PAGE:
November 27, 2011


Well it is the end of November already…..  And I have not written a blog post since May.  It’s not that I was lacking material to write about (the bees always provides that).  It’s just that by the middle of June I was discouraged with the progress of my efforts. 
Perhaps some of you may have better suggestions for me regarding my beekeeping efforts.

As you can probably tell from the post title, this year was another bad year for me and the bees.

In late winter we always hope for a productive year, but for the past three years the bees have not produced honey for us.

 Left:  Bees feeding on sugar candy and pollen patty

The season started slowly.  It was a rainy spring, and the spring lasted much longer than usual.

Spring actually arrived a few weeks early.  But the cold wet weather kept the bees inside the hives and not collecting honey and nectar.

Right:  Foraging worker bee

During the summer we had just the right about of sun and rain, no drought, plenty of flowers, plenty of work for the bees to do, but I could tell that the nectar flow was sporadic.

One day the bees would be flying like crazy, the next there would be very little activity.

As I look back on the season I cannot point to one thing that went  wrong.  It must have been a culmination of many factors.

My biggest problem this year was robbing.  I thought it would be smart to start the new colonies way across the property from the old ones.  The new location would offer more sun light during the winter months.

 Left:  Weak hive being fed sugar syrup from a division board feeder.  These feeders were robbed out by strong colonies nearby

This was an attempt on my part to decrease the winter losses by allowing the hives to warm up a little more on sunny winter days than the older hives have the darker old location (we’ll see how this works).  I also thought that by moving the new hives away from the older hives there would be less opportunity for robbing to start.

Well I was I ever wrong. 

The new hives which had a smaller population of bees were continually robbed out not only of any sugar syrup I was feeding them, but also of any stores of nectar that they were collecting themselves.  Without stores of honey and pollen the new colonies would not increase.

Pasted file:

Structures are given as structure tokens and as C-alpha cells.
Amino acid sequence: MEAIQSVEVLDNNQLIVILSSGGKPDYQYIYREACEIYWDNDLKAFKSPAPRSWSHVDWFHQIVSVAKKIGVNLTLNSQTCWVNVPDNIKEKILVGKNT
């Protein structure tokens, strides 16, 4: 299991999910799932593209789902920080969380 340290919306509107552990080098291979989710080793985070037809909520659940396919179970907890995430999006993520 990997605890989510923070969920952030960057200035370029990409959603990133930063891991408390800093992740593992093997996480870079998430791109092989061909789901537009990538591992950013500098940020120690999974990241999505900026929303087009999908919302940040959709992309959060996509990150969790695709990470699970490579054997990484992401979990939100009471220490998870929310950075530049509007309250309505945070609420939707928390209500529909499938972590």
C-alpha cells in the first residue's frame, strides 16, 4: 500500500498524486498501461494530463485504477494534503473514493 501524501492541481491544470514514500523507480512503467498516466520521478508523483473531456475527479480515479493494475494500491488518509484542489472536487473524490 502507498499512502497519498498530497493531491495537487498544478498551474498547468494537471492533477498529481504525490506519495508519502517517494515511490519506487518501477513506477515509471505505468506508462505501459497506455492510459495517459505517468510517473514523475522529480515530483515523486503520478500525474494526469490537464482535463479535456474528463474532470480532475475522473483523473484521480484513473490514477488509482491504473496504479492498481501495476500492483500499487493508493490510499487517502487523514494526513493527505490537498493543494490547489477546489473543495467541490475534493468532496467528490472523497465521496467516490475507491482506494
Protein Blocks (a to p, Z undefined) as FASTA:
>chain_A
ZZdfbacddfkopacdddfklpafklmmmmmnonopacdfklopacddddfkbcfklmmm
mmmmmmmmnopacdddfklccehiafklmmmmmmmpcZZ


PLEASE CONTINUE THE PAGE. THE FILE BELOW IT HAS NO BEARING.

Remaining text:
I tried feeding the sugar syrup into the small hives first, then the larger hives….  I tried feeding  the sugar syrup into the larger hives first, waiting a day, then feeding syrup to the smaller hives.

I even resorted to building a feeding station away from the hives, that all the bees could access and get syrup.

Nothing I tried worked….  Yes the bees from all the hives would come and take 5 gallons of sugar syrup from the yard feeder in two days, but as soon as it ran out, the strong hives would return to robbing out the weaker hives.   

I also did not like feeding wasps, hornets, and yellow jackets with my precious public sugar syrup feeder.

So the fat hives got fatter, and the weak hives got weaker and died out.

Although the larger hives produced a surplus crop of 60 pounds of honey, I could not trust the honey since it was probably mixed with sugar syrup.

I fed all the honey back to the hives.

All this robbing was not conducive to increasing our hive numbers.  New packages, hive splits, and nucs brought on site from other locations were all destroyed by the robbing bees. 

Only three hives survived the summer and will be over wintered.

Then there was the small hive beetle……  I’ll talk about that next time.
And there's next year.....  There's always next year.


Peach Pollen

Spring Pollen

Spring Pollen

Queen Cell

Queen Cell
Well Fed Queen Cell

Marked Queen

Marked Queen
Queen produced from my second graft attempt